Though the label “spontaneous” is starting to be an umbrella term for just being terrible at planning, we randomly decided to head south last weekend, hoping to commune with the dirt and the sky before I headed in for a minor surgery later this week.
We had high hopes that we might obtain a coveted pass to the Wave in the North Coyote Butte but the permit lottery governs huge demand and as a result has become a complete circus. On the three mornings we applied, there were 70-80 people all hoping for 10 permits. Our luck wasn’t all that good.
Fortunately, we’d come to the area up for almost anything, and of course, the “neighborhood” surrounding Kanab crammed with natural wonders. On our first day, all our plans had fallen through, so we casually headed out to the Coral Pink Sand Dunes (it’s a Utah State Park) where we thought we might kill an hour or two watching the sun set.
By the time we’d parked the car, my heart was already won over and I declared it my favorite state park (I think it even beats Goblin Valley!). Pillars of sand stretched into the desert sky chasing the wispy clouds in the wind. I’ve lived in Utah all my life, and though I grew up seeing an old photo of my grandpa driving a dune buggy here, I had no idea what a huge spectacle existed just 90 minutes from the small town where my grandparents made their home. The pink hills were gorgeous and it took mere minutes before Ben had ditched his shoes and gone running across the perfectly uniform sand diving down the hill in a graceful tumble.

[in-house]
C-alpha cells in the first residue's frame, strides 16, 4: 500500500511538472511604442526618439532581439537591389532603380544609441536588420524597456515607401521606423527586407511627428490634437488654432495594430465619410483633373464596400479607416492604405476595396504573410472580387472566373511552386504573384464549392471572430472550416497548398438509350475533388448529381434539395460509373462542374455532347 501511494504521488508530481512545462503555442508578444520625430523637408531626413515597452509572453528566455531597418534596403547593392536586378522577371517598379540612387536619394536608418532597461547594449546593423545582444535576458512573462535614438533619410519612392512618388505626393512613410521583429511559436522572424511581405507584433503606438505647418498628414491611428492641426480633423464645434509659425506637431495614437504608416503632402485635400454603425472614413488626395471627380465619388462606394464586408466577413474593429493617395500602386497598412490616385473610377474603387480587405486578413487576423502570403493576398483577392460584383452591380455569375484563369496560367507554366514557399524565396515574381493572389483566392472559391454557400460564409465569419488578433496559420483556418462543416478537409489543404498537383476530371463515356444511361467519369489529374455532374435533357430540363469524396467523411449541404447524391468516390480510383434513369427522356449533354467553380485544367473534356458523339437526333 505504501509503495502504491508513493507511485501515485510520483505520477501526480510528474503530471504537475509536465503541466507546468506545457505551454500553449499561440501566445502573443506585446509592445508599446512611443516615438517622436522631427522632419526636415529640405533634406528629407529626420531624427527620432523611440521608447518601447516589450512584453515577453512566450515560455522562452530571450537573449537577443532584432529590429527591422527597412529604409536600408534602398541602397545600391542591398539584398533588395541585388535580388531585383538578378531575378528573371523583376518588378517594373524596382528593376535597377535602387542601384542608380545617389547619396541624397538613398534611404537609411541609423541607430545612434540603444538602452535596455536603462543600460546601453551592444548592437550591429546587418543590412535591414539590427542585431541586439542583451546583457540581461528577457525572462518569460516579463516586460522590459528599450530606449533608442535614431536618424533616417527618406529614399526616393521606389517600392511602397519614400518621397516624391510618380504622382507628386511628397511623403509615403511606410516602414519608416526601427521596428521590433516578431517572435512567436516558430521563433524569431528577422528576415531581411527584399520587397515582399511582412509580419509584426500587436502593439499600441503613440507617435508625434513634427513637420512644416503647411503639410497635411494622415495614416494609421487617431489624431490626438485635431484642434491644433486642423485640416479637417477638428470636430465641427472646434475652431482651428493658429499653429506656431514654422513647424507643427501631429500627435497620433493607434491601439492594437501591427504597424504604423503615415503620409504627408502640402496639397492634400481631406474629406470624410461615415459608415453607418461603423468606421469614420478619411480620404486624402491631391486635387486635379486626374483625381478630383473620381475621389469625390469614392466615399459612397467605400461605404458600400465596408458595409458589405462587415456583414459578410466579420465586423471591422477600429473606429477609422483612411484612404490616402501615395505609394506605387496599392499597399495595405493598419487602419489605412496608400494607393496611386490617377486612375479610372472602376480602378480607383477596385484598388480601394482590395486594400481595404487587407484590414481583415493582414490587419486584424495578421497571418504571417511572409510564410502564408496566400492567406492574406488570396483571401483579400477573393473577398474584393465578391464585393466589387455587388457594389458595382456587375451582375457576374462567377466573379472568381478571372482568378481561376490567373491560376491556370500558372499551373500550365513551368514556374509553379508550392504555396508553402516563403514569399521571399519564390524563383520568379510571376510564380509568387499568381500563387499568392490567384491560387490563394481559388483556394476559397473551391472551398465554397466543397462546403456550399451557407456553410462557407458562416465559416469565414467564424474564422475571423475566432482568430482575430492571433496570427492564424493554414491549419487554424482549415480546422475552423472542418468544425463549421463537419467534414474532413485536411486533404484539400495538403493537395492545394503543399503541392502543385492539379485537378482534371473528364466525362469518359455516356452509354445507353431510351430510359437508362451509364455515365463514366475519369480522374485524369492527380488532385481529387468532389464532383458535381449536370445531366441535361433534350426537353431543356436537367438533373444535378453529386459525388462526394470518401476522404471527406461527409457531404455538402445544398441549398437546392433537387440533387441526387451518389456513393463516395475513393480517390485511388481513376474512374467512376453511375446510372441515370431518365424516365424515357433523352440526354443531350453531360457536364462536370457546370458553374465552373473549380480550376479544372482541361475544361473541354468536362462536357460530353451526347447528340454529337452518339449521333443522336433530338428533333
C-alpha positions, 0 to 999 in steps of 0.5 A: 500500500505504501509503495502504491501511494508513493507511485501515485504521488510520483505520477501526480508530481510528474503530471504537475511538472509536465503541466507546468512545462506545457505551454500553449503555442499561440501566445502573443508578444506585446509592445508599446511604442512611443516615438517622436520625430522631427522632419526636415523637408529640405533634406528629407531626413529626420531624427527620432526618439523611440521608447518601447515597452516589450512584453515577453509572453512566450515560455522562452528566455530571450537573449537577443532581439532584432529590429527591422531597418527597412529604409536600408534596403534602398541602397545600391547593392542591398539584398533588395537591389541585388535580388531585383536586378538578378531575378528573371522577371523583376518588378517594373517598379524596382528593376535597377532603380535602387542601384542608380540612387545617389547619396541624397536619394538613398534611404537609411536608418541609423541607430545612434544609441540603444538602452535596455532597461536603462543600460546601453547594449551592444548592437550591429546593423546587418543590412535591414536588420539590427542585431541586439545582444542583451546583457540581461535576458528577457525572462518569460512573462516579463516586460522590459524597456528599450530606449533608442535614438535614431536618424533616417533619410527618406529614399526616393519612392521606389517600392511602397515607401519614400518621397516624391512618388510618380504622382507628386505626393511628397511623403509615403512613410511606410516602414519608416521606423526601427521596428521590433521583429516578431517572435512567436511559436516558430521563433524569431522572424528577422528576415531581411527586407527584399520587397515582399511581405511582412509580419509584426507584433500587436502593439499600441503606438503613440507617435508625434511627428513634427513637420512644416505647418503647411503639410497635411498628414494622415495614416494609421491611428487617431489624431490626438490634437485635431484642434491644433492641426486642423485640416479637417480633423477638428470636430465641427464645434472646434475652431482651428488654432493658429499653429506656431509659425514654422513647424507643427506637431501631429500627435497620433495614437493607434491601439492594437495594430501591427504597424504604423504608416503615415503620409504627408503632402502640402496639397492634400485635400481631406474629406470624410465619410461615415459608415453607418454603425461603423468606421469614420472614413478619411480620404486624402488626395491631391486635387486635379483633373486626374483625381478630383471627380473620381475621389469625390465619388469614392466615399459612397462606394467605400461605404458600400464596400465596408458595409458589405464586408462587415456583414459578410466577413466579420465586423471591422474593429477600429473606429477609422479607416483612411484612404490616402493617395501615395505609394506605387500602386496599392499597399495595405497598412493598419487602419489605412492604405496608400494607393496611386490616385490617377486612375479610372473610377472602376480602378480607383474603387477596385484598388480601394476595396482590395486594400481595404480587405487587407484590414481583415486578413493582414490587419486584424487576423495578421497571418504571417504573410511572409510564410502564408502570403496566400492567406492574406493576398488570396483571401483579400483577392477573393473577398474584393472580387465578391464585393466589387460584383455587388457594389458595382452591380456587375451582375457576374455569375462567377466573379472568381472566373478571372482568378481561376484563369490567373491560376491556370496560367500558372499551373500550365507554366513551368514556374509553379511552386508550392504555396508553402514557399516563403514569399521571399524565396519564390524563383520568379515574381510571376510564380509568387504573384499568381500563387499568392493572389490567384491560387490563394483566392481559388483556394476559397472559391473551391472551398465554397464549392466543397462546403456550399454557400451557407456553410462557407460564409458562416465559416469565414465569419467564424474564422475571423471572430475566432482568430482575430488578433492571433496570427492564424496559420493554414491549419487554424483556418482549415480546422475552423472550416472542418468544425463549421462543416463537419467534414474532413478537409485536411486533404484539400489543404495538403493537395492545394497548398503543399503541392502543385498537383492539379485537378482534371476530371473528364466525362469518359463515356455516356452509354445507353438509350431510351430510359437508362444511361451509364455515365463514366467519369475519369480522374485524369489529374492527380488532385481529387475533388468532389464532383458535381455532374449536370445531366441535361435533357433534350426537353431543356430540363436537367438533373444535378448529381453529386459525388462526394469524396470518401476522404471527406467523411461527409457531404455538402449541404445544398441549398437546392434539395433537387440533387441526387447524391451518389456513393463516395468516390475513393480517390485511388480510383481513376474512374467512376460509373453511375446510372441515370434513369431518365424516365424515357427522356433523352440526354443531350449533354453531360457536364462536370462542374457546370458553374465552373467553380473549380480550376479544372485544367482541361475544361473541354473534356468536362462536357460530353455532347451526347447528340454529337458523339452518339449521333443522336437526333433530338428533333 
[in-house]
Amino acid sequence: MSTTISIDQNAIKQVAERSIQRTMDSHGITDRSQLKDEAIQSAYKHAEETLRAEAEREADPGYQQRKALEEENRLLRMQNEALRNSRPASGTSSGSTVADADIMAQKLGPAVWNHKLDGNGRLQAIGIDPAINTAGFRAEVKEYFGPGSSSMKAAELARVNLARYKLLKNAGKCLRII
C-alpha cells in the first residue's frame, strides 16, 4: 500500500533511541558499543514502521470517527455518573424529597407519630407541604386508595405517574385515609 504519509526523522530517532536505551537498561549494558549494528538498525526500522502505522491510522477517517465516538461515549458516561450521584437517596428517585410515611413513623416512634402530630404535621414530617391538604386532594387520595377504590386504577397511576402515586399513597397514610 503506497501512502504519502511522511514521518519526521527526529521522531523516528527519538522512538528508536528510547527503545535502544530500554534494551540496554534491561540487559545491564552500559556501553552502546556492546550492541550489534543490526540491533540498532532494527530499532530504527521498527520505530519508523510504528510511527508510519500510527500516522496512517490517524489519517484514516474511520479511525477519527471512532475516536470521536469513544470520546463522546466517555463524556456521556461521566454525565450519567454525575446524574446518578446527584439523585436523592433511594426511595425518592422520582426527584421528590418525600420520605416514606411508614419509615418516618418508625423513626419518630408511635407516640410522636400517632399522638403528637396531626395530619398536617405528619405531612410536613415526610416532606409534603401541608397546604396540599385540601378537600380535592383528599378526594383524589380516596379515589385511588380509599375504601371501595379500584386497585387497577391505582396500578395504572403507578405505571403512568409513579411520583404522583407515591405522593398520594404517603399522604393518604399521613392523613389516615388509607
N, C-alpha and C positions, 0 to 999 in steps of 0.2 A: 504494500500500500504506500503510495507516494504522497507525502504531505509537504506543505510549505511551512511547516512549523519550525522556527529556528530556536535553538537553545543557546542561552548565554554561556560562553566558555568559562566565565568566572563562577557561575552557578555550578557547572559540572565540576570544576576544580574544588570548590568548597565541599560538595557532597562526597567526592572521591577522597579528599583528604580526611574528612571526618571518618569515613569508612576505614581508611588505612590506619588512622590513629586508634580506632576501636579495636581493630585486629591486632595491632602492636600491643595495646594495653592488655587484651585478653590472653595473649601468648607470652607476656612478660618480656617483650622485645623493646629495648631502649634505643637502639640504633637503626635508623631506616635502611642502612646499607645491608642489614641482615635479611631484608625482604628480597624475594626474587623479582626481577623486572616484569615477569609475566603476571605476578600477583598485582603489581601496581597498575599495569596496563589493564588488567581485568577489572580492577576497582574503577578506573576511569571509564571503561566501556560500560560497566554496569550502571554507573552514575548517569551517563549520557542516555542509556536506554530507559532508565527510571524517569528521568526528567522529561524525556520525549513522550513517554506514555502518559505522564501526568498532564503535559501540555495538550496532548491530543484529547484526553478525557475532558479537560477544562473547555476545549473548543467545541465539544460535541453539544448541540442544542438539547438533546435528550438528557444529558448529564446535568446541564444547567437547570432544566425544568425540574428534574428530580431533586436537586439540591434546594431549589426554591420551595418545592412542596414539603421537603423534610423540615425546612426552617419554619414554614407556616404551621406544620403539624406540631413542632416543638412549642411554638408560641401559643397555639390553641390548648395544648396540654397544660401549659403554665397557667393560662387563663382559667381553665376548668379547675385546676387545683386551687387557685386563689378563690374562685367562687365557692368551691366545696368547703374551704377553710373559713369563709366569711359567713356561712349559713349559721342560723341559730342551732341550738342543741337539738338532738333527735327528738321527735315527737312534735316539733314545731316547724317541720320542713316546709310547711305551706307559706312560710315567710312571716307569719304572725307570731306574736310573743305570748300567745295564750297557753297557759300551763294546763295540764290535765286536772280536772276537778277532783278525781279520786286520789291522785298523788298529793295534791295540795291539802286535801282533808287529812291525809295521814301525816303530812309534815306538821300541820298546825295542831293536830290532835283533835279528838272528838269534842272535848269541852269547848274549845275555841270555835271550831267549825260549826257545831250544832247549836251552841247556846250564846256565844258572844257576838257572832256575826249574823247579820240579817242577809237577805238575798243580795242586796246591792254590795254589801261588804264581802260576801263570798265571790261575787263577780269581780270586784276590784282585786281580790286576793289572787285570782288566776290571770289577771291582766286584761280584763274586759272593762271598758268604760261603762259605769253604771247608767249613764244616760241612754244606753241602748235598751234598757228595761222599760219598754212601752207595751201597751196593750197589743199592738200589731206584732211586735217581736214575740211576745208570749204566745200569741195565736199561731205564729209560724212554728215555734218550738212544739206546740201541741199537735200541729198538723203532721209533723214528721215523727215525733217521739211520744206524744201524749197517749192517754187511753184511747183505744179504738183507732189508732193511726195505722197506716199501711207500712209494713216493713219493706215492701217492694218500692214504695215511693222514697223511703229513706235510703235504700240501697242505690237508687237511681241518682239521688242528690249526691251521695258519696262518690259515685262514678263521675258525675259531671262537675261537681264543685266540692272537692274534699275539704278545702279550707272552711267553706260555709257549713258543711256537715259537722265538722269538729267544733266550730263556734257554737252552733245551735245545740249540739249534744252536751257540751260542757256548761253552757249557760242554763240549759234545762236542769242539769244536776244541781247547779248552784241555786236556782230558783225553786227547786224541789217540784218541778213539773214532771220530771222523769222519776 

We walked around and around, up and down, our footprints fresh in the gently crusted sand, bolting up the steep walls of the sand mountains before us as our feet sunk deep into the silt. The park was all but empty and the wind trailed us, anxious to erase any proof we’d ever been here. They say the dunes move about 50 feet a year, and as I watched the earth scrub my footprints clear, I felt both very mortal and also content to know that one day I too will be among all this majestic dust.
We sat atop the mounds watching the wind and the sand and the clouds dance, convinced the day couldn’t get any better. Then the light would change and the place seem all new. We’d marvel in wonder and then, the sun would fade, we’d meander to a new spot, and the light would twirl again.
This went on all evening until our bare feet were numb in the cold sand and the sun was all but gone but we couldn’t stop smiling. Two minutes from the car, the clouds sunk into brilliant pinks and oranges and we scurried crablike across the sand trying to capture the night’s final magic trick.
We’ve traveled the world over looking for vistas like this one and we found it just a few hours from home.